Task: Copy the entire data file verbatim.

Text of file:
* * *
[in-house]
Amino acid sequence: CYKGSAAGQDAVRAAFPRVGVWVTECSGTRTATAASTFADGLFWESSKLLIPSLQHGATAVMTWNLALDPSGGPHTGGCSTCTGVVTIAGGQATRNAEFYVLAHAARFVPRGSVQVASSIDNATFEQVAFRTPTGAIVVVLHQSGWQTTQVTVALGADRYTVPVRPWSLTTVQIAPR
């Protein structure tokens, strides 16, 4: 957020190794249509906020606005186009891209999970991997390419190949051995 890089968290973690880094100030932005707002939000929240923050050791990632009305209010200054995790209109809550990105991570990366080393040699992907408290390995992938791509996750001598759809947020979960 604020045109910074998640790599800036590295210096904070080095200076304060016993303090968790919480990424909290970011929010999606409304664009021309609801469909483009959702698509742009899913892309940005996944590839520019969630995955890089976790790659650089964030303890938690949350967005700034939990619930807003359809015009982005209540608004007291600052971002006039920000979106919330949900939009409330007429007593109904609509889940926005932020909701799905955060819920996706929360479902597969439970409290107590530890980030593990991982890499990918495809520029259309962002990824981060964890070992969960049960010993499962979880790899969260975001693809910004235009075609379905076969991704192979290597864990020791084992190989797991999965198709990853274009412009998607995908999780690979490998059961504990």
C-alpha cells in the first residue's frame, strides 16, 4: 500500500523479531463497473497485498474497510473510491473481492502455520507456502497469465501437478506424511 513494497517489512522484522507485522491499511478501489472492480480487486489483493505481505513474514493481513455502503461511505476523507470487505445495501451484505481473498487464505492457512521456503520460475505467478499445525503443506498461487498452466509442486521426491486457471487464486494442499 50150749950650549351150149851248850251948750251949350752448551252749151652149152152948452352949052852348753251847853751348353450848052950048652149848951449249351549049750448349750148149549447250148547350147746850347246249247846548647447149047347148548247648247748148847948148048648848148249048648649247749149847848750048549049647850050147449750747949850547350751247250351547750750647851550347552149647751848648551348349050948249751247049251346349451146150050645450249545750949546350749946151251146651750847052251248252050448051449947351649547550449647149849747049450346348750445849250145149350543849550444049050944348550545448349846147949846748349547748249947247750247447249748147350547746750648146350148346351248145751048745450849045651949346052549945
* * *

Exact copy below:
[in-house]
Amino acid sequence: CYKGSAAGQDAVRAAFPRVGVWVTECSGTRTATAASTFADGLFWESSKLLIPSLQHGATAVMTWNLALDPSGGPHTGGCSTCTGVVTIAGGQATRNAEFYVLAHAARFVPRGSVQVASSIDNATFEQVAFRTPTGAIVVVLHQSGWQTTQVTVALGADRYTVPVRPWSLTTVQIAPR
């Protein structure tokens, strides 16, 4: 957020190794249509906020606005186009891209999970991997390419190949051995 890089968290973690880094100030932005707002939000929240923050050791990632009305209010200054995790209109809550990105991570990366080393040699992907408290390995992938791509996750001598759809947020979960 604020045109910074998640790599800036590295210096904070080095200076304060016993303090968790919480990424909290970011929010999606409304664009021309609801469909483009959702698509742009899913892309940005996944590839520019969630995955890089976790790659650089964030303890938690949350967005700034939990619930807003359809015009982005209540608004007291600052971002006039920000979106919330949900939009409330007429007593109904609509889940926005932020909701799905955060819920996706929360479902597969439970409290107590530890980030593990991982890499990918495809520029259309962002990824981060964890070992969960049960010993499962979880790899969260975001693809910004235009075609379905076969991704192979290597864990020791084992190989797991999965198709990853274009412009998607995908999780690979490998059961504990």
C-alpha cells in the first residue's frame, strides 16, 4: 500500500523479531463497473497485498474497510473510491473481492502455520507456502497469465501437478506424511 513494497517489512522484522507485522491499511478501489472492480480487486489483493505481505513474514493481513455502503461511505476523507470487505445495501451484505481473498487464505492457512521456503520460475505467478499445525503443506498461487498452466509442486521426491486457471487464486494442499 50150749950650549351150149851248850251948750251949350752448551252749151652149152152948452352949052852348753251847853751348353450848052950048652149848951449249351549049750448349750148149549447250148547350147746850347246249247846548647447149047347148548247648247748148847948148048648848148249048648649247749149847848750048549049647850050147449750747949850547350751247250351547750750647851550347552149647751848648551348349050948249751247049251346349451146150050645450249545750949546350749946151251146651750847052251248252050448051449947351649547550449647149849747049450346348750445849250145149350543849550444049050944348550545448349846147949846748349547748249947247750247447249748147350547746750648146350148346351248145751048745450849045651949346052549945